Dan and I now have two kids aged three and one. During the first pregnancy, my son had Single Umbilical Artery (SUA), a condition that affects less than one per cent of pregnancies. With SUA, instead of having two arteries in the umbilical cord, there is only one. It can mean in a quarter of cases that the baby will have problems with their heart when they are born. I felt terrorised by the American doctors during this period, who were constantly issuing dire warnings and prescribing stress tests.
Altogether, that first pregnancy was extremely hair-raising, and there were some tense moments during the birth. My Pennsylvania doctor had been an American navy doctor. I asked him what to expect from labour and he told me, “Don’t overthink it. Just remember that cave women did it”. I didn’t find that advice very comforting. They don’t do midwives in the US like we do in the UK, but I paid for the next best thing: a doula who was a God-send during a difficult birth.
My second pregnancy went far better, though I had extreme morning sickness. My wonderful Ohio State doctor guided me through the process with such sensitivity and grace. My youngest son was born by C-section and it was beautiful, peaceful, calm: complete joy.
Because I miscarried so many times, I never took it for granted that I would be able to have children. This was a good thing, however, because it made me value what I had already, and I had to imagine happiness without children. I try to be careful to avoid the inevitable assumption that women or men always want children after having to confront the possibility of never having them myself.
Highs and lows
The best thing about raising kids in Ohio is the beautiful American landscape. Before we had kids, Dan and I drove across the country from the East Coast to West, and I began to understand the obsession with driving in the States. To see the plains roll out in front of you and then the Rockies rise up like stern faces: I have never experienced anything like it. I want the kids to have that experience too.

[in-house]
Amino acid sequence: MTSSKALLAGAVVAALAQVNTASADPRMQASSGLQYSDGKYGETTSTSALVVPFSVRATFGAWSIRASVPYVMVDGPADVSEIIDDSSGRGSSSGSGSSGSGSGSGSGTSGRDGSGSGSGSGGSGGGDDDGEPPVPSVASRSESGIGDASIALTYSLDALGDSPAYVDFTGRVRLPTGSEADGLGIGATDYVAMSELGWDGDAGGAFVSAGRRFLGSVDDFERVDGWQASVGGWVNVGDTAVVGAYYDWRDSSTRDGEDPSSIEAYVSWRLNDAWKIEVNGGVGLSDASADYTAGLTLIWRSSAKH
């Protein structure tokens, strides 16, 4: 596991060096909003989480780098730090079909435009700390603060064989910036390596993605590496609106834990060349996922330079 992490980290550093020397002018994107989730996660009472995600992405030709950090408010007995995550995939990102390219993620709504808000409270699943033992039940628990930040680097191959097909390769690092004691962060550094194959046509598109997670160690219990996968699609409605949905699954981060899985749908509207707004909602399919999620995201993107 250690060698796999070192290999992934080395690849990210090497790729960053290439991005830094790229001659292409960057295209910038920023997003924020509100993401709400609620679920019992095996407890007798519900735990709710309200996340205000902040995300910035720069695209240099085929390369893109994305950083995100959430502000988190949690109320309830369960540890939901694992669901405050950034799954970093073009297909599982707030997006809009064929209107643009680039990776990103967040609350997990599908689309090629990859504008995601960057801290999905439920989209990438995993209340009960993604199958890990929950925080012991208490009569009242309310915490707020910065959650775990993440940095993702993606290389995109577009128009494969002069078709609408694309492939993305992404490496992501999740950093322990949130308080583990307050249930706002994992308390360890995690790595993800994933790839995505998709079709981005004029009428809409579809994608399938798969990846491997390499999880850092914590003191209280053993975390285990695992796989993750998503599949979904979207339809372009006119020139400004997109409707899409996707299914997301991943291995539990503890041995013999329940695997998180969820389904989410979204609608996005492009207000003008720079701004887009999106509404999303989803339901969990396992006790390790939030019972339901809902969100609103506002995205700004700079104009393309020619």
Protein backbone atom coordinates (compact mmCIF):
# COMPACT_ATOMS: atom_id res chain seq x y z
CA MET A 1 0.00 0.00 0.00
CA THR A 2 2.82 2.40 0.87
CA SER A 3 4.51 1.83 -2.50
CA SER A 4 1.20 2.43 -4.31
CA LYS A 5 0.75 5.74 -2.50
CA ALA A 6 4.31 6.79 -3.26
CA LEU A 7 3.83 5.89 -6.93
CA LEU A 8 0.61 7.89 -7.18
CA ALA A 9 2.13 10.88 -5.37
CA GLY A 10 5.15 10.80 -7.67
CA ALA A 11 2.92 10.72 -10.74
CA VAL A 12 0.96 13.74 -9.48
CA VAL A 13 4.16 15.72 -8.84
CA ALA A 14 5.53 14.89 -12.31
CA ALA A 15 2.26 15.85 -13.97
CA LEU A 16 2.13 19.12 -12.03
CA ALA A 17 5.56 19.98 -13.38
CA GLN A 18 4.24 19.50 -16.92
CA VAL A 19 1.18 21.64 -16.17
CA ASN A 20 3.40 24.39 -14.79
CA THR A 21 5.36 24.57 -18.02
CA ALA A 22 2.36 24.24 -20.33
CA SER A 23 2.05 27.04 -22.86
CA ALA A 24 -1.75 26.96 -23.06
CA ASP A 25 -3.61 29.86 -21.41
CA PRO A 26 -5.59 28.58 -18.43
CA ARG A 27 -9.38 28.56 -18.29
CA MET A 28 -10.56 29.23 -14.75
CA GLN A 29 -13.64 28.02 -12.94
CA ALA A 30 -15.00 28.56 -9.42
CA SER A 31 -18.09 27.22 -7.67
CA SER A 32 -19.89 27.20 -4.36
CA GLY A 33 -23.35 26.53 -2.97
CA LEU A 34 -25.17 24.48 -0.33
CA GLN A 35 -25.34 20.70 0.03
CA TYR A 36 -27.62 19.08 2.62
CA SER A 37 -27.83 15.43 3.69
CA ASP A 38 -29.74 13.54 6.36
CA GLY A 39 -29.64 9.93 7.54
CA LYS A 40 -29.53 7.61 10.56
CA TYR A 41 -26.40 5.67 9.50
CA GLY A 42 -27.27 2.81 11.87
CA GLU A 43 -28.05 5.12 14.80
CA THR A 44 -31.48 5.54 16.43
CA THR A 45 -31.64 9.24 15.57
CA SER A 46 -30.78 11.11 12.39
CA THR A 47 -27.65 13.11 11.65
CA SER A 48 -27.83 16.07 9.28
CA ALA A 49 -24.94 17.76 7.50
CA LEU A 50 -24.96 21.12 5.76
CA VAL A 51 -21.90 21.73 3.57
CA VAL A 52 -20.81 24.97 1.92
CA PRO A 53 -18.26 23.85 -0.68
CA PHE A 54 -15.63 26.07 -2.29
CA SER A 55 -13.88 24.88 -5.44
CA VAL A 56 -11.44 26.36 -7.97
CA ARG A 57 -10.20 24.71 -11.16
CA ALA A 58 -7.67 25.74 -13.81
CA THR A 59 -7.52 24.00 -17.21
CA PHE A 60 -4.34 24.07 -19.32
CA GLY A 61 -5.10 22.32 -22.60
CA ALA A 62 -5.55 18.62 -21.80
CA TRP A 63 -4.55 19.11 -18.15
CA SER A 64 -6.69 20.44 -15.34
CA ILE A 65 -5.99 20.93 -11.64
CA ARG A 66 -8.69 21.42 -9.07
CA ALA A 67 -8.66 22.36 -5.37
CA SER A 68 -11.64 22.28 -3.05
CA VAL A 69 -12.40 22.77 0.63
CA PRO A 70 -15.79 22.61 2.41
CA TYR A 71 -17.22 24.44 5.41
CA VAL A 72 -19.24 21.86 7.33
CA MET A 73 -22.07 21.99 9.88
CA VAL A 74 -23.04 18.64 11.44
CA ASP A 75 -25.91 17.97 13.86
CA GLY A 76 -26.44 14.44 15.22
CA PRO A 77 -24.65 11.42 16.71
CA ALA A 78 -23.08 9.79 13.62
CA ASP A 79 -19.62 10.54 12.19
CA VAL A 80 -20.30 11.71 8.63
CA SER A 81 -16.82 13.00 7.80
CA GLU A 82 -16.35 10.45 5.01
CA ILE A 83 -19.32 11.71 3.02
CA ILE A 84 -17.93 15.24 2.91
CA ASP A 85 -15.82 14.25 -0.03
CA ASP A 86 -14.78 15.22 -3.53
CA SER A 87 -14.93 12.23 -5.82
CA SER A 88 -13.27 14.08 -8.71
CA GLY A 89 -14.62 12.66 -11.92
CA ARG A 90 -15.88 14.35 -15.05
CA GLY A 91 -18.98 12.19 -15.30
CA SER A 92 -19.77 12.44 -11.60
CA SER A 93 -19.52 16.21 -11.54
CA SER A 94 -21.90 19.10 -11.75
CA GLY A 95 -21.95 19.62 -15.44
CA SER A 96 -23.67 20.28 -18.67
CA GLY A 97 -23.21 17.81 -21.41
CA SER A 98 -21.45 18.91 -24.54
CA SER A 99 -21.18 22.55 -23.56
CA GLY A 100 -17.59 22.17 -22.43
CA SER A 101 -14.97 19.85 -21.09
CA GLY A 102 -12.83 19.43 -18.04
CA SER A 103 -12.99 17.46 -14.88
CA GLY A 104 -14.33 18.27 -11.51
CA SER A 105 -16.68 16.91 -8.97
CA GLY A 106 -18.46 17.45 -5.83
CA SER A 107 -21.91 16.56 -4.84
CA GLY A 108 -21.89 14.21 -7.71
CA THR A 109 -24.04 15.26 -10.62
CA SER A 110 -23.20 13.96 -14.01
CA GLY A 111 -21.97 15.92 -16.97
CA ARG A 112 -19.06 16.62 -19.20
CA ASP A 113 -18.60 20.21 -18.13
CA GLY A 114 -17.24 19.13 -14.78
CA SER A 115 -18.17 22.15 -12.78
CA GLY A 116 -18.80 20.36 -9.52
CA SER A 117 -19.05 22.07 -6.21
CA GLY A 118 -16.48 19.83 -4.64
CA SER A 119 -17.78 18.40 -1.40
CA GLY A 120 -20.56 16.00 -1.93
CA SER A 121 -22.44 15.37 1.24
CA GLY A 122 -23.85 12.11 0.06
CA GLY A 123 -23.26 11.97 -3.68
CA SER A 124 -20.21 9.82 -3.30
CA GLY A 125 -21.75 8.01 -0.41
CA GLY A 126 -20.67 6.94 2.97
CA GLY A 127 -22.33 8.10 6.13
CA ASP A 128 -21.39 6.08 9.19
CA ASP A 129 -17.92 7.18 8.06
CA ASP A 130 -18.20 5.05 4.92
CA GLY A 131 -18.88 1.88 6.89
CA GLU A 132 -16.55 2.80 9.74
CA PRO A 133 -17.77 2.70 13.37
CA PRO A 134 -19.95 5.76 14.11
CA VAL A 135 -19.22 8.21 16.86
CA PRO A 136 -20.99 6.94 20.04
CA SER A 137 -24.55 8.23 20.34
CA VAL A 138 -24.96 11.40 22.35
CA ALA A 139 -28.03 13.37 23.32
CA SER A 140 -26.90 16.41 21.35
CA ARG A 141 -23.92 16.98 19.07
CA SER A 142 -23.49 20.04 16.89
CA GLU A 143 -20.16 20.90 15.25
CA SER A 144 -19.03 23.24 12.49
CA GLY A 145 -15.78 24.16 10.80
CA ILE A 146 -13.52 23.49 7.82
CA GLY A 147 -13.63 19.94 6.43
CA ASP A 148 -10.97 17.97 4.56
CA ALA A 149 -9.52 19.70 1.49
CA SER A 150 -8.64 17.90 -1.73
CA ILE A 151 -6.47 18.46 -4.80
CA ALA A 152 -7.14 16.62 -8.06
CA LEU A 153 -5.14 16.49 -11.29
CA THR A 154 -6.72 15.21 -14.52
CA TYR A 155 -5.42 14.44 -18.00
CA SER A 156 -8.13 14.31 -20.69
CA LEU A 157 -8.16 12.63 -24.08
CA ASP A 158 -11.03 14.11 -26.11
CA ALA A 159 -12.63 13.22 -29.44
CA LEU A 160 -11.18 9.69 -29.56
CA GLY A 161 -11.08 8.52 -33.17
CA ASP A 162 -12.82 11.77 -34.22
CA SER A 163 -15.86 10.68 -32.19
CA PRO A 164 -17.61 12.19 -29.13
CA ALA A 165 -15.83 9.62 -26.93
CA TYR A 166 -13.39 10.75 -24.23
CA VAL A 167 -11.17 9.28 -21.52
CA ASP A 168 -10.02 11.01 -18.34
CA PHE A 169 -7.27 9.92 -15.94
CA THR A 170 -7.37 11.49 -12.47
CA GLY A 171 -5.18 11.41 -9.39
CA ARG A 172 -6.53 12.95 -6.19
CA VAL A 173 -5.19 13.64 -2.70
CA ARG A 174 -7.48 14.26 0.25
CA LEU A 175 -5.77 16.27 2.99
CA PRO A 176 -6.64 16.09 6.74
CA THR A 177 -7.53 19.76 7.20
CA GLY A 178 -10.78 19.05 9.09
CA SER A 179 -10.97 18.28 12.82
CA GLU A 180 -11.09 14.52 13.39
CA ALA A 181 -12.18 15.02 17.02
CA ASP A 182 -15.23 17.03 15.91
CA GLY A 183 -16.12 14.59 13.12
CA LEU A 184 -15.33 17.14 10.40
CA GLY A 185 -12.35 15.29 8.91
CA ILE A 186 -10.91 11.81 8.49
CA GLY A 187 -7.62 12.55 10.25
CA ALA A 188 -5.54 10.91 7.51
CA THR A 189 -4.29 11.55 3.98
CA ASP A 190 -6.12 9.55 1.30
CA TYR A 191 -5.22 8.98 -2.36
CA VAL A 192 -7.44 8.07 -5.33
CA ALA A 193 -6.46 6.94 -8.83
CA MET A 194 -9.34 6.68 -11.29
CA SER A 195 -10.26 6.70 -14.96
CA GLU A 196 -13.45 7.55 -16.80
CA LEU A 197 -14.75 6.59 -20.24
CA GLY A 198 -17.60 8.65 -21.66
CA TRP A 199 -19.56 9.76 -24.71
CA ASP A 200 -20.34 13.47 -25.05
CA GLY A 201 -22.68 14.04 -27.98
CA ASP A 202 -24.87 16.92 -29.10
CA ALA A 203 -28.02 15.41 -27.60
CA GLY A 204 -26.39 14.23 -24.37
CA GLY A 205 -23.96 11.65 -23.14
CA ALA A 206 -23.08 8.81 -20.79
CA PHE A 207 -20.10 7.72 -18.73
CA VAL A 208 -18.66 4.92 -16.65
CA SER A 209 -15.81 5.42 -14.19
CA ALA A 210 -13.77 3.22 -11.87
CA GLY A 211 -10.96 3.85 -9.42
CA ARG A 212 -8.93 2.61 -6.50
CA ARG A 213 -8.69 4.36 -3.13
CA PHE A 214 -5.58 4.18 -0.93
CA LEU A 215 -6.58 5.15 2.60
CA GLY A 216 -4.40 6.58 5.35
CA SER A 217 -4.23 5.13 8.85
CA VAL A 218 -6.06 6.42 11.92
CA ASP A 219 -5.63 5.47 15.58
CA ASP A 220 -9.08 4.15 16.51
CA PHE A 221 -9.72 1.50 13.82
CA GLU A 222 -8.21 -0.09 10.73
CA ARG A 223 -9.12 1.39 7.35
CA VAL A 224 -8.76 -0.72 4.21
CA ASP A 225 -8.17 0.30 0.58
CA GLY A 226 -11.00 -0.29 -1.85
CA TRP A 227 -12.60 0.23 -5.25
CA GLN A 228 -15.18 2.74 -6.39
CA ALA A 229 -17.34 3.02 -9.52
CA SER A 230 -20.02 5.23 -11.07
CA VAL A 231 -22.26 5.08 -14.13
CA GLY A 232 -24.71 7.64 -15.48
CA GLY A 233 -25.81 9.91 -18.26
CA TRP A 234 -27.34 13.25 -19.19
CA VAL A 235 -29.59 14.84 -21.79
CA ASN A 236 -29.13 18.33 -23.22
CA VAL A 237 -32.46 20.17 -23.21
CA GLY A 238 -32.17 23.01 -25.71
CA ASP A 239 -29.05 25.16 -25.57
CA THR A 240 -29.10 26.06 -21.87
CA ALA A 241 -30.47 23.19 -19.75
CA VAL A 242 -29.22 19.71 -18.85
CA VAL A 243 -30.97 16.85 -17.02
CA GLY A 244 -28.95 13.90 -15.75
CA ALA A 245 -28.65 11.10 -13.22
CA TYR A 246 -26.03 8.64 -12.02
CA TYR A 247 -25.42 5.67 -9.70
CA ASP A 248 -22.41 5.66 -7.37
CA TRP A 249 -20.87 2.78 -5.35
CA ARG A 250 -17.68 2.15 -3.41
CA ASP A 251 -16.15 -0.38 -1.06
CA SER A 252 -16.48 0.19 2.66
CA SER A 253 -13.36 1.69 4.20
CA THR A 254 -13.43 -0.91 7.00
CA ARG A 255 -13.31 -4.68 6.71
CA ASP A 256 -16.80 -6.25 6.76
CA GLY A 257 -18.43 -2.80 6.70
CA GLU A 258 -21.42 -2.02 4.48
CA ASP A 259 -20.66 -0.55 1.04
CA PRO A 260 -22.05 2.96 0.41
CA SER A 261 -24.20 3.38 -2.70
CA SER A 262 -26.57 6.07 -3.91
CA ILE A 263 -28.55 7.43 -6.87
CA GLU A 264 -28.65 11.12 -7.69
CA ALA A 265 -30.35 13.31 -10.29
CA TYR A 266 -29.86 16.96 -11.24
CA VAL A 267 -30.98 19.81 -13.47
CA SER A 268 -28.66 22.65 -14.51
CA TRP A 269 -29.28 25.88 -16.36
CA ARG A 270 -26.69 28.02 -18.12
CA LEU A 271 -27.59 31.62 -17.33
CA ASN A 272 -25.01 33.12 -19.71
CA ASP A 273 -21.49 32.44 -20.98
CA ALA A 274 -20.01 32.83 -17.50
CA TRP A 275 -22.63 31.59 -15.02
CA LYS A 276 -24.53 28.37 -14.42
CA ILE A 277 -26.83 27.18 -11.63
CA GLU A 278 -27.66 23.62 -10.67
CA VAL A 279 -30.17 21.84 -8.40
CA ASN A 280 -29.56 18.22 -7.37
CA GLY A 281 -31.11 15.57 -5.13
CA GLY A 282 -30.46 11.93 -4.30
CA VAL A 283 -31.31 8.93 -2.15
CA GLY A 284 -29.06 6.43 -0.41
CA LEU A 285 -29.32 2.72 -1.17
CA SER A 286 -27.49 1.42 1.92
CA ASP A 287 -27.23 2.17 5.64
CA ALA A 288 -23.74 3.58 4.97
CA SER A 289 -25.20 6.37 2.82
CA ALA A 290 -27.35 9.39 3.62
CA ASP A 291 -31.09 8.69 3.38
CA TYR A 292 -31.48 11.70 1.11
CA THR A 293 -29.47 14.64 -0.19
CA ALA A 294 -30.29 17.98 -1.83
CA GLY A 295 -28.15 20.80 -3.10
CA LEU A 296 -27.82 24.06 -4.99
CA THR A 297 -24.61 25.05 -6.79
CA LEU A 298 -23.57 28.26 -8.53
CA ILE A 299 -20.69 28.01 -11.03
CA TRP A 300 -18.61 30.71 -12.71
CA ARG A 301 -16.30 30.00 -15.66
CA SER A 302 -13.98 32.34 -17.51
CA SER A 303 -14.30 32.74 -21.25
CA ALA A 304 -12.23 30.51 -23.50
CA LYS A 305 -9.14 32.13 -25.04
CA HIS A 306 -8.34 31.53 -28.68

The worst thing about being in Ohio is the consumerism. You have to be very careful not to be drawn into the obsession with buying stuff. Whether it’s a $500 Vitamix blender or the latest new toy, you can get anything you want in Columbus. But I don’t want the boys to grow up that way, constantly obsessed with what new thing they can buy. It does not make for happiness. It’s much more healing to be out in nature or to be creating: painting, drawing, inventing games.
I was also totally unprepared for the winters here. We are covered in thick snow for two or three months of the year. I always thought that I would love having a proper winter, but it is actually quite miserable. The temperatures are crazily low and everyone has some horrible illness because we are all trapped indoors. I no longer idealise snowy winters!
I find play-dates a bit terrifying here. American “momhood” can be fairly competitive and there are very high standards. You know those helpful British parenting magazines? The ones that say it’s OK to have that glass of wine, or not to worry if the kids took a night off brushing their teeth? Well, they don’t exist here. The best mom friends I have made over here know that it helps no one to be in competition. To be hard or judgmental about other people’s mothering is not the best way.
I am going back to work full-time at the Ohio State University next semester and the children will be going to preschool. There seems to be something of a divide here between stay-at-home moms and working moms, and often there is not much love lost between them. Some mothers in the US go back to work a couple of weeks after the baby is born, which seems very wrong if women are under pressure to do so.
I am going to miss the boys when I am working full-time, but I can’t neglect my working life. I am who I am because of my work. I want the boys to know me as a person in my own right with my own interests. As a feminist mother of boys, I have a responsibility to lead by example and show my sons that women cannot sacrifice everything of themselves – their needs and desires – simply to please the men in their lives. But still, I will miss them terribly.